Pet owners often wonder how pet friendly a hotel can be if they charge a high and / or non-refundable pet deposit. They also wonder why they are being charged when, as far as they know, their pet is not dirty. Are these hotels just taking our money and laughing all the way to the bank? However, is there something else to this scenario that we are not aware of? Perhaps our pets are not as “clean” as we think. Let’s find out once and for all.

The first myth to put aside is that the fact that your pet has been washed and groomed does not leave any additional mess. While some people take better care of their animals than others, it should be noted that while we like to think of our pets as clean, they leave behind dander, hair, and saliva. This is not bad, it is completely normal and unavoidable.
Animal-allergic humans are allergic to dander and saliva left behind by animals and can attest that additional cleaning must be done to remove pet dander, hair, and saliva. Your allergies will intensify if a room is not cleaned properly. More advanced methods are required to thoroughly clean a room where a pet has been housed. Even if you are not allergic, do you really want to stay in a room that has not been properly cleaned after the last pet was in it?
So now that we know that animals leave things behind regardless of how well their owner cares for them, the next issue to address is the issue of pet deposits or fees. It can be daunting having to pay a sometimes high and / or non-refundable pet deposit in addition to the cost of a hotel room.
I spoke to lower priced hotels ($ 100 or less per night for a standard room) and higher priced hotels ($ 100 or more per night for a standard room). I asked them about their pet policy and cleaning practices and determined the following:
Of the lower priced hotels, one charges a $ 25-150 non-refundable fee depending on the size of the pet and the likelihood of damage (ranging from lingering pet odors, difficulty removing hair and dander, furniture damaged, etc.). The only additional cleaning they do is a flea pump, but note that they do not claim the fee is for cleaning. Another charges a one-time non-refundable pet fee of $ 150 and does a very thorough cleaning after an animal has been left in the room. In addition to your normal routine, deep cleaning involves shampooing carpets and cleaning accessories and decorations, as well as having a local supplier spray chemicals to kill any remaining fleas.
Of the higher priced hotels, one charges a one-time $ 25 non-refundable cleaning fee. They perform additional cleaning and disinfection of furniture and decorative items, and shampoo carpets when necessary. Another charges $ 35 per night and allows pets of all sizes. They also perform a deep cleaning that goes beyond that of a pet-free room.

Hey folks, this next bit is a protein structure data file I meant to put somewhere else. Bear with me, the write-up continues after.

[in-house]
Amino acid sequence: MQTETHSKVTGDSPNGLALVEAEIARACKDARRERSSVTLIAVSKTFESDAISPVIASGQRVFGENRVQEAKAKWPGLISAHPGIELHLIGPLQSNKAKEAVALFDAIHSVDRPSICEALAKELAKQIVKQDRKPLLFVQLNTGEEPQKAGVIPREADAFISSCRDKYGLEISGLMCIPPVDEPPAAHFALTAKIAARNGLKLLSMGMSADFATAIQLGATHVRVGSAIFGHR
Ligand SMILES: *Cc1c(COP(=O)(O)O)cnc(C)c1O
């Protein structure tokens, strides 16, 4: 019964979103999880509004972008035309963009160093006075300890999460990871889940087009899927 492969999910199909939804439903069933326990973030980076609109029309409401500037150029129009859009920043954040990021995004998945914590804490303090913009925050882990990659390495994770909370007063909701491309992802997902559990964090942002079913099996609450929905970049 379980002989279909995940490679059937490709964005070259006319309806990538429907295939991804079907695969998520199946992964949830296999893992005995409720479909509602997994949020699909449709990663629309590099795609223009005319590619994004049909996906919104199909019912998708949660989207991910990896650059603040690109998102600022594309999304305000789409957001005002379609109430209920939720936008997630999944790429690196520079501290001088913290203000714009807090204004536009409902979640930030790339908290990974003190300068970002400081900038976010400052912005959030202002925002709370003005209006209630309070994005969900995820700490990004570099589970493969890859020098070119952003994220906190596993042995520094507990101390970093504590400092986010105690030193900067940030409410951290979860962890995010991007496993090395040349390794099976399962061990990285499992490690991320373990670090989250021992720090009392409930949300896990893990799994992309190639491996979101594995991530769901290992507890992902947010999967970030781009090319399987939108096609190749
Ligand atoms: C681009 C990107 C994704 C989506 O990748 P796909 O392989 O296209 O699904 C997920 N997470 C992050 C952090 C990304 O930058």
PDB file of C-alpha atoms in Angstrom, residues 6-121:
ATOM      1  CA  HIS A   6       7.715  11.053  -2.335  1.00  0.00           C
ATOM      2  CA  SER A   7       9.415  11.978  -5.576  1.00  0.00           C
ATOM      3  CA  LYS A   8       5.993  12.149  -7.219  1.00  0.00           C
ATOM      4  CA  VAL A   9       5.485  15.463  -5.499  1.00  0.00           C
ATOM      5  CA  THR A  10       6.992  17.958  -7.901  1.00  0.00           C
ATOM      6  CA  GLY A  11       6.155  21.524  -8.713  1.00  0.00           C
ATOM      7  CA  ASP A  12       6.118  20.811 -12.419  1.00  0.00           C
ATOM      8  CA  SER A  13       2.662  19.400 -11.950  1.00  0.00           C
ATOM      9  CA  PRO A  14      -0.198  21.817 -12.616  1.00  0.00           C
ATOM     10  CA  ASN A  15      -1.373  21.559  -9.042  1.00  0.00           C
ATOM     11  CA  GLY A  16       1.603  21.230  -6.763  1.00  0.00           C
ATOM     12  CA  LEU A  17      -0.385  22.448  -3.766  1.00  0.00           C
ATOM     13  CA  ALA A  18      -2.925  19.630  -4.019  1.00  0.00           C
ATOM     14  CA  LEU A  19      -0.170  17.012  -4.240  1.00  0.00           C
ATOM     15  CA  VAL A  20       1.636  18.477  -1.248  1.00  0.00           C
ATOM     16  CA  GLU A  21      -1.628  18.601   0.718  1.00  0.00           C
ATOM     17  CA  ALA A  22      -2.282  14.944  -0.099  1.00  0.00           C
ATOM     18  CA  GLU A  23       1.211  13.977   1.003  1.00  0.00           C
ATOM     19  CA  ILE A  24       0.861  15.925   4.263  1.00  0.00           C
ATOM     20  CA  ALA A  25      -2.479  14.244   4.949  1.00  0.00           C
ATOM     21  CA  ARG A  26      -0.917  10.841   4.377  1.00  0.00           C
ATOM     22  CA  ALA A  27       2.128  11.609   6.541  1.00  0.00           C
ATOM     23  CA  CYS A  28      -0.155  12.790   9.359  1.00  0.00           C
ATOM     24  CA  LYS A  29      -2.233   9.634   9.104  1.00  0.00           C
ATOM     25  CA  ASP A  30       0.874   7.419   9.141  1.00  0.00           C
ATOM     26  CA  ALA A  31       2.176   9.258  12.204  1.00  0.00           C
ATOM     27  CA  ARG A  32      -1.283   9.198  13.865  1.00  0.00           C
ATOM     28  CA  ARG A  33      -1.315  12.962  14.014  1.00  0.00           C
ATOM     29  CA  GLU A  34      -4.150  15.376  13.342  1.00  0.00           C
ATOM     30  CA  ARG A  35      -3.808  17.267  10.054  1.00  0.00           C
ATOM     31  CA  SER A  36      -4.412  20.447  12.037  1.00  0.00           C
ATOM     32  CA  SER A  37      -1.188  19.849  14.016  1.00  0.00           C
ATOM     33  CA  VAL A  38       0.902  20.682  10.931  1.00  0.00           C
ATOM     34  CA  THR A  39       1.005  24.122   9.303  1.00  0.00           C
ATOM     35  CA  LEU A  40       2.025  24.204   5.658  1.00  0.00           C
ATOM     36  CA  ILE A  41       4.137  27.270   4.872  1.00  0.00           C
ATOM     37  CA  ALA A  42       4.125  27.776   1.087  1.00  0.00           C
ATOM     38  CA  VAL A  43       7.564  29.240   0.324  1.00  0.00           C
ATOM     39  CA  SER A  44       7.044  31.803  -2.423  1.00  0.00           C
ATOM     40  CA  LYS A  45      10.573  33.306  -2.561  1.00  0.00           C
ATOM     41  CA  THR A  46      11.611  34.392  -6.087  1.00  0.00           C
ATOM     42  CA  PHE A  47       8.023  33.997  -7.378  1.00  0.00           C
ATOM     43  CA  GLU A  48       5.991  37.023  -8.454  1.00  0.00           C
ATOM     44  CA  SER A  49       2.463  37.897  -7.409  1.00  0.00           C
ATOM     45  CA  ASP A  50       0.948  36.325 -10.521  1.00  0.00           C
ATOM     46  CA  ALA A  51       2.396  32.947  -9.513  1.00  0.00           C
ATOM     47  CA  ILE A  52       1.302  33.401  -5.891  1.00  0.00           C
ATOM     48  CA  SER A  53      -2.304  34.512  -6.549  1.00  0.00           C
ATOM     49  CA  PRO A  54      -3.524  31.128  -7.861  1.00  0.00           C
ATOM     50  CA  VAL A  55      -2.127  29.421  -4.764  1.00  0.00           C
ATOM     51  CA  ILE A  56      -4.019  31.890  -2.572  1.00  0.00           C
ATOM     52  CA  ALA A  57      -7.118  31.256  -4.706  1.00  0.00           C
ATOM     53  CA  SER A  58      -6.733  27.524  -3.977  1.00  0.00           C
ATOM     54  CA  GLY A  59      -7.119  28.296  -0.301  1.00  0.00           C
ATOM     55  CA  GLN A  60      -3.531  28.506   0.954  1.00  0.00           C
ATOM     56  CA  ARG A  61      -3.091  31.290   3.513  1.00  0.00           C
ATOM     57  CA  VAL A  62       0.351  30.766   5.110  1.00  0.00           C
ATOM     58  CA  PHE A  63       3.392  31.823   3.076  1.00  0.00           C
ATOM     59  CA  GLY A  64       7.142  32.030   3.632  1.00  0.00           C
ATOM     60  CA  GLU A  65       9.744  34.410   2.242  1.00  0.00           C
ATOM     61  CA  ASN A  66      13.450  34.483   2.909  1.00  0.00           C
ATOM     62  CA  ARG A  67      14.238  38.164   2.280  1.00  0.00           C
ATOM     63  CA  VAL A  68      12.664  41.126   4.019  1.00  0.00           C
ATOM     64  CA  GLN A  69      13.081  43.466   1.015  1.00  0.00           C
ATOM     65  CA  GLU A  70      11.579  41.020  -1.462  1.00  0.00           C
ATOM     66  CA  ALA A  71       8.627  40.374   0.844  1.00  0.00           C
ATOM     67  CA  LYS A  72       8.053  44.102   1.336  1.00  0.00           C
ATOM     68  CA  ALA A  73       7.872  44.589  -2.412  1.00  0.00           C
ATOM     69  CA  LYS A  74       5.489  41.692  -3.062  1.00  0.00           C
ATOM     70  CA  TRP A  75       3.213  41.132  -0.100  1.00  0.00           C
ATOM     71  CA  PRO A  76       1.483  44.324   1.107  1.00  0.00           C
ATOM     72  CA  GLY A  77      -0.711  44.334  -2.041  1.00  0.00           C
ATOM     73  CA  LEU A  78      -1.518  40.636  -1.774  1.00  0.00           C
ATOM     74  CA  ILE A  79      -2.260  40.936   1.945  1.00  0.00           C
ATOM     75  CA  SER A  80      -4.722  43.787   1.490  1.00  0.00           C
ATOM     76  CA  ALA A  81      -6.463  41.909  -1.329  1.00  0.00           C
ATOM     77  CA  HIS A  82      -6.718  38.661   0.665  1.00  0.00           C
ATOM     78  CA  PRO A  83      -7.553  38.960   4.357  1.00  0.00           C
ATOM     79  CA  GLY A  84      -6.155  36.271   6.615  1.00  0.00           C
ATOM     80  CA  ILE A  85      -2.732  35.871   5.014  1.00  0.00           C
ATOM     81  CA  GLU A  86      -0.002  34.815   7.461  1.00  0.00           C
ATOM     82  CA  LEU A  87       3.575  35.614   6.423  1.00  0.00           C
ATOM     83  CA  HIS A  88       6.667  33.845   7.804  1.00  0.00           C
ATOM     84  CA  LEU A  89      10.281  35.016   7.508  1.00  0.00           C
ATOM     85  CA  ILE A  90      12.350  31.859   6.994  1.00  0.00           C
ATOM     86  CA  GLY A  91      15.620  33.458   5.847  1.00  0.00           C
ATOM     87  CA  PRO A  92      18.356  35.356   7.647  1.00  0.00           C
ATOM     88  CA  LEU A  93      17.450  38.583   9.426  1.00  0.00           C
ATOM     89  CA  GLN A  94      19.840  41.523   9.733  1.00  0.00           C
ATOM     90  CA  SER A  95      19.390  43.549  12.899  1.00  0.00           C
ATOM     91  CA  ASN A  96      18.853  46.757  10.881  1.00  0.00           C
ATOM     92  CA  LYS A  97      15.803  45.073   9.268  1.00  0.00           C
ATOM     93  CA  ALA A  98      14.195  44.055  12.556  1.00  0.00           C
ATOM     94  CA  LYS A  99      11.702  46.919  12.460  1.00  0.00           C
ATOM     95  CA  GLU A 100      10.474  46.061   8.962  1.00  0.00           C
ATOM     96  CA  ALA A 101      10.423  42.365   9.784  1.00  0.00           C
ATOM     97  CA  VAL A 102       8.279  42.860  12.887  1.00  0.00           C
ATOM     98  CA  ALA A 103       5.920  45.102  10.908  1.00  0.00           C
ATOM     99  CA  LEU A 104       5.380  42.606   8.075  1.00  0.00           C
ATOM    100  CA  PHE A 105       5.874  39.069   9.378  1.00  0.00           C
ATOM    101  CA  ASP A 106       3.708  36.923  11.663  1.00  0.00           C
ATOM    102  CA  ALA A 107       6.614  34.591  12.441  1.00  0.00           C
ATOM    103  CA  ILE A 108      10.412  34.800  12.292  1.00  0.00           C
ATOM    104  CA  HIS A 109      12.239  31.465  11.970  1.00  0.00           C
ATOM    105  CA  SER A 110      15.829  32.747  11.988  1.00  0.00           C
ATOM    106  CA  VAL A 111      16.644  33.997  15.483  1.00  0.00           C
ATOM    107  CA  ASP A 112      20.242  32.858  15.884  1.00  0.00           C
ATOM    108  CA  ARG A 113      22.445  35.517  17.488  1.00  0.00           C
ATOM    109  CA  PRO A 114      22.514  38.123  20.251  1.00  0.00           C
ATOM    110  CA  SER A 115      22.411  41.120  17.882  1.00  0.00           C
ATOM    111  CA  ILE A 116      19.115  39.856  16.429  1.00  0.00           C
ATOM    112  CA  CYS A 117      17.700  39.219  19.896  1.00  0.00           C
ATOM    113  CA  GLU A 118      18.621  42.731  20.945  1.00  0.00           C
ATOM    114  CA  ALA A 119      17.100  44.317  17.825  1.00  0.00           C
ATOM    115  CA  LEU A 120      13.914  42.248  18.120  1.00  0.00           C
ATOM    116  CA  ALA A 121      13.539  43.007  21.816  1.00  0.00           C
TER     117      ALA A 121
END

In many cases, more expensive hotels have more expensive pet deposits / fees than cheaper hotels; after all, they are more expensive for a reason. Higher priced hotels tend to cater to pets in a way that their cheaper counterparts do not. The treats and extra services they provide to pets require additional staff, supplies, and time.
Doing a search for pet-friendly hotels before a trip can be beneficial because you will likely find one that suits your needs. Chances are, if you are staying at a hotel with a high, non-refundable pet deposit / fee, more thorough cleaning methods will be used than a hotel with no pet deposit / fee. It all comes down to your personal preferences and whether you want to stay in a room that has been thoroughly cleaned or if you would rather save some money and have a room that may not have had more cleaning than a normal non-pet room. bedroom.
Also, when deciding whether to take your pet on a business trip or vacation, some important things to consider are how long you will be away, if there is someone who can take care of your pet, and how upset you and your pet will be. . whether you leave your pet at home. Sometimes it can cost the same to house your pet in a kennel, so it would be best if you took your pet with you. And if you’re on a trip that lasts longer than a couple of days, it can give you, your family, and your pet more peace of mind by taking them with you. After all, how nice would it be to have Fido running along the beach with you every night?
If you are still not convinced that the money you pay for a pet deposit / fee is reasonable, feel free to check their policy and find out what kind of cleaning they do. In most cases, the hotelier has a valid use of the funds he raises and it can seem like a bargain. Note that what appears to be a high upfront rate may actually turn out to be cheaper than a nightly rate, depending on the length of your stay. There are always exceptions and even some hotels that do not charge any deposit / fee. Another good idea is to visit their website and read the comments that are left about the hotel’s pet rooms. What better way to get to know your rooms than from previous clients?

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